Due to the move of the blog to Wordpress posts from Jan 2012 onward will have commenting disabled (when I remember to do it)
Cheers - AE

Wednesday, 23 June 2010

Geese and gander.

What's good for one is supposedly good for the other, right? Uhm, well, that's often not the case when it comes to regular citizens and citizens employed by the state (big or little S, doesn't matter). By way of example let me first introduce you to Australia's, more specifically, Victoria's, version of Dumb and Dumber.
Two Victorian men have been hospitalised after shooting each other to see whether it would hurt.
Make any banjo remarks you want to now and get 'em over with. There are to be no more banjo references hereafter.
Labelled "dumb and dumber" by police, the duo had been drinking beer before they decided to shoot each other with an air rifle.
And that's a double score for the righteous - guns, albeit only an air rifle, and alcohol. The non-righteous are probably just wondering how the hell that works. Does A shoot B and then B has a go at shooting A, or do they do it both together? In case you're wondering they did take it in turns, prompting the further question of having shot a mate with an airgun to see what happens how mad/much beer do you need to have had to let him do it to you? I realise that mateship and a fair go are important concepts in the Aussie psyche but there are limits, surely?
The men, from the Grampians region in Victoria's west, took it in turns to shoot each other in the backside and the leg about 5.30pm (AEST) on Sunday. It is believed the duo thought they had escaped injury, other than experiencing a bit of pain.

Two days later, the men were hospitalised. They will require surgery to have slug pellets removed from their buttocks and legs.
And you'd be forgiven for thinking that this would be sufficient. The crime, if you can call it a crime when the perpetrators are and were intended to be the only victims, provided its own punishment.

You'd be mistaken.
Police have withdrawn one man's firearms licence and have confiscated his guns.
I'm in two minds about this because while it was essentially a victimless crime it's still worthy of police scrutiny. I take recreational shooting seriously enough that I get really annoyed by people dicking around with guns, sober or otherwise, and making the responsible majority look bad. And to be honest the reaction isn't quite in the same league as, say for example, summary five year sentences just for having a gun (see Dick Puddlecote and others - Australia at least still has licences for some handguns despite John Howard's knee-jerk reaction to the Port Arthur killings). But at the end of the day if these two had been hospitalised because they'd drunk a load of beer and decided to chuck rocks at each other to see if it would hurt there'd be laughter and shrugging of shoulders and talk of there being no law against that kind of stupidity and no way to enforce it if there was.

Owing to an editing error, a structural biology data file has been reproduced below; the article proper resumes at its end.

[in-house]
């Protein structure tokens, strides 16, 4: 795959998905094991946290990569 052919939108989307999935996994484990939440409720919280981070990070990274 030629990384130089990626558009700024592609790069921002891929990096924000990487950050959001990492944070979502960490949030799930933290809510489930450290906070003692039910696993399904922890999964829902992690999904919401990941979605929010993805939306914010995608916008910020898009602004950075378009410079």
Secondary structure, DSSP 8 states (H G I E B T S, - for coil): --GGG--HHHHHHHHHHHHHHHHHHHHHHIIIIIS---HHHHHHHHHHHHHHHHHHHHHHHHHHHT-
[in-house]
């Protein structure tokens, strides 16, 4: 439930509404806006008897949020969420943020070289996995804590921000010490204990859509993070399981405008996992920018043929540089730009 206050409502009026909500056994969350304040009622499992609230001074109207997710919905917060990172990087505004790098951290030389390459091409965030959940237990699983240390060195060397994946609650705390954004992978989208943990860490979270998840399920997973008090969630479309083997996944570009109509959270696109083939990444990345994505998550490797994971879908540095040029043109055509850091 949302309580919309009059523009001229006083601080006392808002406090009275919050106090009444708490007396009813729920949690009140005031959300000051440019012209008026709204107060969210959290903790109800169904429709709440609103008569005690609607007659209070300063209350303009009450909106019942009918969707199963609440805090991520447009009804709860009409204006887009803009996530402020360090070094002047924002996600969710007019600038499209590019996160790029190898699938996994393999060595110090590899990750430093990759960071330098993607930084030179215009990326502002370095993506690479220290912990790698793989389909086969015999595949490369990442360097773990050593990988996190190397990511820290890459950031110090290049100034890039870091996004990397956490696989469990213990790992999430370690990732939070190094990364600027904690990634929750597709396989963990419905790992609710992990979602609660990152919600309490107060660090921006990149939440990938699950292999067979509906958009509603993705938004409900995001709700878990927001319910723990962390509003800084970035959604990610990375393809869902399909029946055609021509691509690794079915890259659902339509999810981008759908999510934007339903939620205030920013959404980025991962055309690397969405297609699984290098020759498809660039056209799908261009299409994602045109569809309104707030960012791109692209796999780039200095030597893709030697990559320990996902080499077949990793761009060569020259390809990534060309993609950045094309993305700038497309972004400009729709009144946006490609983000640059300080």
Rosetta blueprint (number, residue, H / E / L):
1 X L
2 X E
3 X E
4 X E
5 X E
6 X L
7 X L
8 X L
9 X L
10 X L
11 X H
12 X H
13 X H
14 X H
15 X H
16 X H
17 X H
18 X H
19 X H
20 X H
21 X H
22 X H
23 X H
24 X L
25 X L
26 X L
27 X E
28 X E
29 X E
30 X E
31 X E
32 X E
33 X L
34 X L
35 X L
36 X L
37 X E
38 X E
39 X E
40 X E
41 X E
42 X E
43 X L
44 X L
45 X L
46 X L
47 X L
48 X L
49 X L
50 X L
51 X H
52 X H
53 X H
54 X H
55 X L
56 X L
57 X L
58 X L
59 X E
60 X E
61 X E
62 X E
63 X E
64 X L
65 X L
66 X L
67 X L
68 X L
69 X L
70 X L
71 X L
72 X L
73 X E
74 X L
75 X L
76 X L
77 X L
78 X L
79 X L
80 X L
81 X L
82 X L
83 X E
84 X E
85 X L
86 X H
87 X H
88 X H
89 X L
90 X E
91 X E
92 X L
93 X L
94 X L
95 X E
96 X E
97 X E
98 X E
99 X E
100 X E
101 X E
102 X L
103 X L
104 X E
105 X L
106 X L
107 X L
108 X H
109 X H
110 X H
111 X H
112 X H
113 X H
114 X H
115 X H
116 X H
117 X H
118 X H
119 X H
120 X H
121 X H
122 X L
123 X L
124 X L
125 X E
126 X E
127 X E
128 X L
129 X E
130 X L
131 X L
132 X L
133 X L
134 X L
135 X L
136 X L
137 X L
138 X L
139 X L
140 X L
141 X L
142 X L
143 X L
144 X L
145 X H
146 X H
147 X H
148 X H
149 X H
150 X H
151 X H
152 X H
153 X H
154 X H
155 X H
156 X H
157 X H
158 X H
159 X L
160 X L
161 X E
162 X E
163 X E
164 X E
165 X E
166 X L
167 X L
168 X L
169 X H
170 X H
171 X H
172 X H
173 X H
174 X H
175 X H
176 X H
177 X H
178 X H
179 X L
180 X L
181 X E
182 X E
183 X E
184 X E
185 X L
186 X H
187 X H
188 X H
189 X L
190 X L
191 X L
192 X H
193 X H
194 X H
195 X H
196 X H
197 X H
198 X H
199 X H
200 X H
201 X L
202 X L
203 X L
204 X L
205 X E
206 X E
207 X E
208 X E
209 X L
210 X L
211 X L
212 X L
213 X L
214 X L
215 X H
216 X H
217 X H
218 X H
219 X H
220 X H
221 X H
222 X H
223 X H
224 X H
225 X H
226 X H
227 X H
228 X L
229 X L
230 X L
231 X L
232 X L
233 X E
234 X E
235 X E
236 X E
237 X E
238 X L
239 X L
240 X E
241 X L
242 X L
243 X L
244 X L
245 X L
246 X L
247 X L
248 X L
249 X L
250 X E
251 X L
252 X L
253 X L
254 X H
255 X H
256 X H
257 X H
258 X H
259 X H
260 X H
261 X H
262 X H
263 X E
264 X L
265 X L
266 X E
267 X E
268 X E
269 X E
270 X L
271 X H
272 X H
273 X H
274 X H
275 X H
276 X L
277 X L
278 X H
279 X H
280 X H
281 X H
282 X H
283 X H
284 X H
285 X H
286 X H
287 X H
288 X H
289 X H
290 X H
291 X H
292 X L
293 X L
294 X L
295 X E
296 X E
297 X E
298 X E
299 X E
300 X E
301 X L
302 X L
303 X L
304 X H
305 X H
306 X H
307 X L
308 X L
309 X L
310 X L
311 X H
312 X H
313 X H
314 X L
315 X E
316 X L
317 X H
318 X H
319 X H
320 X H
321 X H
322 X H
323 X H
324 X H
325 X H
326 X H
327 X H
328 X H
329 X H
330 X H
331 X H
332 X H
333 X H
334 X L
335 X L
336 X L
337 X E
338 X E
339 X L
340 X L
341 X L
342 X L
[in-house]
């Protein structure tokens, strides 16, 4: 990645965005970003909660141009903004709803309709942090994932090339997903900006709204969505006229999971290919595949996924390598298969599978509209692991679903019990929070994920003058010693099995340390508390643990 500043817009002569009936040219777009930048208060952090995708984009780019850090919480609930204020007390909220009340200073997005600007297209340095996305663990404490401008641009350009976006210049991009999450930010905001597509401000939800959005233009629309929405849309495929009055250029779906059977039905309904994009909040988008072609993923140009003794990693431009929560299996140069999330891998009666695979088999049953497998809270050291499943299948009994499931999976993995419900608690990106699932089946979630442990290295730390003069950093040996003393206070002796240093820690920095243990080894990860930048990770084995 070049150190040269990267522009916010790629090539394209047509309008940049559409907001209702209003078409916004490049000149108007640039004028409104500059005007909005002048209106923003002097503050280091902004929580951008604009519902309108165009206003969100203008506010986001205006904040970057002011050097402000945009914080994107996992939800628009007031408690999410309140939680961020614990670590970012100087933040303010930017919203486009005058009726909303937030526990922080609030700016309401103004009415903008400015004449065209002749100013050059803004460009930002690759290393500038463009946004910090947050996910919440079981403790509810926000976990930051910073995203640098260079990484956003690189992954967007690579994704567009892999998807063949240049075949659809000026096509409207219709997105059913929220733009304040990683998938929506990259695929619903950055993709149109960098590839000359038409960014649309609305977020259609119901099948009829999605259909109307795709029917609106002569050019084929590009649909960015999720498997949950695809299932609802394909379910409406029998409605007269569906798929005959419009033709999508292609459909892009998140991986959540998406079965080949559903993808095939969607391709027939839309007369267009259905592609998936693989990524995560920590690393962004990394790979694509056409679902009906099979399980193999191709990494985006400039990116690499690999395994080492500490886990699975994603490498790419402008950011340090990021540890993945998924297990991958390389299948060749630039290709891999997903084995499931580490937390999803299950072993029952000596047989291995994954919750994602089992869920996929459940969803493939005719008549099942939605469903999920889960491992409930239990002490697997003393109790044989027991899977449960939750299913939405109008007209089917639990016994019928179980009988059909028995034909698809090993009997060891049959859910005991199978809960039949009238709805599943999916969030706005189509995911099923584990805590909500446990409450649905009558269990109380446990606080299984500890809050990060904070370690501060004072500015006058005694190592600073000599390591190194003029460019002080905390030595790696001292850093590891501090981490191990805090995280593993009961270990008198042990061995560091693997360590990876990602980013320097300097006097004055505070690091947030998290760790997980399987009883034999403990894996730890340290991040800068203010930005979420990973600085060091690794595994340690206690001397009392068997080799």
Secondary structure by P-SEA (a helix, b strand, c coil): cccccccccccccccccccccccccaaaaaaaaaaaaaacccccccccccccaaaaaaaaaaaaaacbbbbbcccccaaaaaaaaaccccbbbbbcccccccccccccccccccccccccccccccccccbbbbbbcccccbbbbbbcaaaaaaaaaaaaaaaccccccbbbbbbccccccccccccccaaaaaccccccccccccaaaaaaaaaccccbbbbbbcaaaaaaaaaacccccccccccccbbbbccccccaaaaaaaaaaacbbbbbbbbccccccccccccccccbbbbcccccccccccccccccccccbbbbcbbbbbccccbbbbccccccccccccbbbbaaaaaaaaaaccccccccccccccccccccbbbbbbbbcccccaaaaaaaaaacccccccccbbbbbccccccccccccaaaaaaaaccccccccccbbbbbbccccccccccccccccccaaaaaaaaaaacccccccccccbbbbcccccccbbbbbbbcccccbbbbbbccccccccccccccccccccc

On the whole and providing the guy has a chance to get his licence and guns returned I lean towards supporting the actions of Victoria Police. Except for one thing...

... what about this guy?
... Simon Overland sparked a security scare at Canberra Airport after trying to board a flight carrying ammunition.

[Mr Overland] had already flown to Canberra from Melbourne without the bullets being discovered... [he] had forgotten to take the ammunition out of his carry-on luggage.1
Mr Overland was found to be carrying the ammunition magazine at Canberra airport on the way back to Victoria, but had already passed through security in Melbourne and flown to the capital with the ammunition magazine.

Senior Sergeant Davies said Mr Overland did not deserve any preferential treatment although he acknowledged it was an oversight.

"Our position will be there is one law for everyone," he said.2
And why would anyone think Mr Overland would get special treatment or that there's one law for some and another law for the rest? Because Simon Overland, for readers outside Australia, is the Chief Commissioner of Victoria Police. If reports are to be believed taking ammunition onto a flight is a criminal offence carrying a maximum sentence of seven years and a $110,000 fine, but what he got amounted to an official bollocking. In fairness I think this was about right as well. If the most senior officer in a state police force can't be trusted with a weapon on board an aircraft then seriously, where the fuck are we? The fact that he didn't even have a weapon when he flew back from Canberra, just some bullets for a gun he'd left locked away in Melbourne, makes it even less of a big deal. An official bollocking is more than sufficient if you ask me, and that only because it caused embarrassment to his office and his force. But what if he'd been a regular citizen?
...senior crime investigators and aviation experts have criticised the decision, saying any civilian making the same mistake would have been arrested and charged.
Obviously I'm not suggesting that Simon Overland should have been jailed or fined for what is in effect a pretty trivial error. Like I said, I wouldn't be concerned if he'd carried a gun on board as well, at least I wouldn't if he'd made it known to the AFP and airline people in advance. For the oversight of forgetting he had a few rounds in the bottom of his bag a reprimand seems about right. But, and it's a big but, the same should apply to any other law abiding citizen.

And somehow I don't have much faith that the courts would have let anyone else off so lightly. So much for there being one law for everyone.

PS - as far as the Simon Overland incident goes the bigger concern was that he able to get the bullets on his outbound flight undetected and it wasn't realised until he was in Canberra. The person responsible at Melbourne airport was 'stood down'.

1 - story
2 - The Australian
Related Posts with Thumbnails